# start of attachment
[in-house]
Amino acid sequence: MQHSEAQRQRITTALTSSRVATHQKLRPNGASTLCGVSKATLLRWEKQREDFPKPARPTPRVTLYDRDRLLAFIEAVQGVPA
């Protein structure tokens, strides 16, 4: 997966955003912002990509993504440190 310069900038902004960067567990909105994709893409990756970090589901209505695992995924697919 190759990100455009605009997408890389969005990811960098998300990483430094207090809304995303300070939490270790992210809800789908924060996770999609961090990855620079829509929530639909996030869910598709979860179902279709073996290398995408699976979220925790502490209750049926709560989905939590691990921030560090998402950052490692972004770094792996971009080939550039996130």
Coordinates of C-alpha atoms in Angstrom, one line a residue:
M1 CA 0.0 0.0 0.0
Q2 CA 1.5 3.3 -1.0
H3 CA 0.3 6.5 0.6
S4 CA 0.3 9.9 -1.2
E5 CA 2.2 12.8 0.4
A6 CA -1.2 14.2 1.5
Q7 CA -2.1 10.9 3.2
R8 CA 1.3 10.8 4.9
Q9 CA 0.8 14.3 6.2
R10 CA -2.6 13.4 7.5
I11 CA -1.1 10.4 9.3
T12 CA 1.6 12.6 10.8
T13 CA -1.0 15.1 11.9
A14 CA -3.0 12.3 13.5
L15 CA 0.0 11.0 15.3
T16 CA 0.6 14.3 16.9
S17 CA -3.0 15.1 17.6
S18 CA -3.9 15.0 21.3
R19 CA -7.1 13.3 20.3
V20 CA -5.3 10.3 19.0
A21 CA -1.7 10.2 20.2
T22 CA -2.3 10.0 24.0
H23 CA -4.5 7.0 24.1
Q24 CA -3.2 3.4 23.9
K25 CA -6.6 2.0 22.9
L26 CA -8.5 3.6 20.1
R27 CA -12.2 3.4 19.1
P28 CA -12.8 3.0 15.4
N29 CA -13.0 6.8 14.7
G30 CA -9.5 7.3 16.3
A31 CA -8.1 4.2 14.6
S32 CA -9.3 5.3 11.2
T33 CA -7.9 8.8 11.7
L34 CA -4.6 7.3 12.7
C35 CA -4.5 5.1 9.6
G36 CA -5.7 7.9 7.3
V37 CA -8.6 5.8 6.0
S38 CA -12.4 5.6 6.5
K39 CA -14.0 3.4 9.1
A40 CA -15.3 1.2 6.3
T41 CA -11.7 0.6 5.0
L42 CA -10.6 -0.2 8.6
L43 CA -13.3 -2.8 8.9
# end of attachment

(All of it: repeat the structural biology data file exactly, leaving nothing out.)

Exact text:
[in-house]
Amino acid sequence: MQHSEAQRQRITTALTSSRVATHQKLRPNGASTLCGVSKATLLRWEKQREDFPKPARPTPRVTLYDRDRLLAFIEAVQGVPA
């Protein structure tokens, strides 16, 4: 997966955003912002990509993504440190 310069900038902004960067567990909105994709893409990756970090589901209505695992995924697919 190759990100455009605009997408890389969005990811960098998300990483430094207090809304995303300070939490270790992210809800789908924060996770999609961090990855620079829509929530639909996030869910598709979860179902279709073996290398995408699976979220925790502490209750049926709560989905939590691990921030560090998402950052490692972004770094792996971009080939550039996130």
Coordinates of C-alpha atoms in Angstrom, one line a residue:
M1 CA 0.0 0.0 0.0
Q2 CA 1.5 3.3 -1.0
H3 CA 0.3 6.5 0.6
S4 CA 0.3 9.9 -1.2
E5 CA 2.2 12.8 0.4
A6 CA -1.2 14.2 1.5
Q7 CA -2.1 10.9 3.2
R8 CA 1.3 10.8 4.9
Q9 CA 0.8 14.3 6.2
R10 CA -2.6 13.4 7.5
I11 CA -1.1 10.4 9.3
T12 CA 1.6 12.6 10.8
T13 CA -1.0 15.1 11.9
A14 CA -3.0 12.3 13.5
L15 CA 0.0 11.0 15.3
T16 CA 0.6 14.3 16.9
S17 CA -3.0 15.1 17.6
S18 CA -3.9 15.0 21.3
R19 CA -7.1 13.3 20.3
V20 CA -5.3 10.3 19.0
A21 CA -1.7 10.2 20.2
T22 CA -2.3 10.0 24.0
H23 CA -4.5 7.0 24.1
Q24 CA -3.2 3.4 23.9
K25 CA -6.6 2.0 22.9
L26 CA -8.5 3.6 20.1
R27 CA -12.2 3.4 19.1
P28 CA -12.8 3.0 15.4
N29 CA -13.0 6.8 14.7
G30 CA -9.5 7.3 16.3
A31 CA -8.1 4.2 14.6
S32 CA -9.3 5.3 11.2
T33 CA -7.9 8.8 11.7
L34 CA -4.6 7.3 12.7
C35 CA -4.5 5.1 9.6
G36 CA -5.7 7.9 7.3
V37 CA -8.6 5.8 6.0
S38 CA -12.4 5.6 6.5
K39 CA -14.0 3.4 9.1
A40 CA -15.3 1.2 6.3
T41 CA -11.7 0.6 5.0
L42 CA -10.6 -0.2 8.6
L43 CA -13.3 -2.8 8.9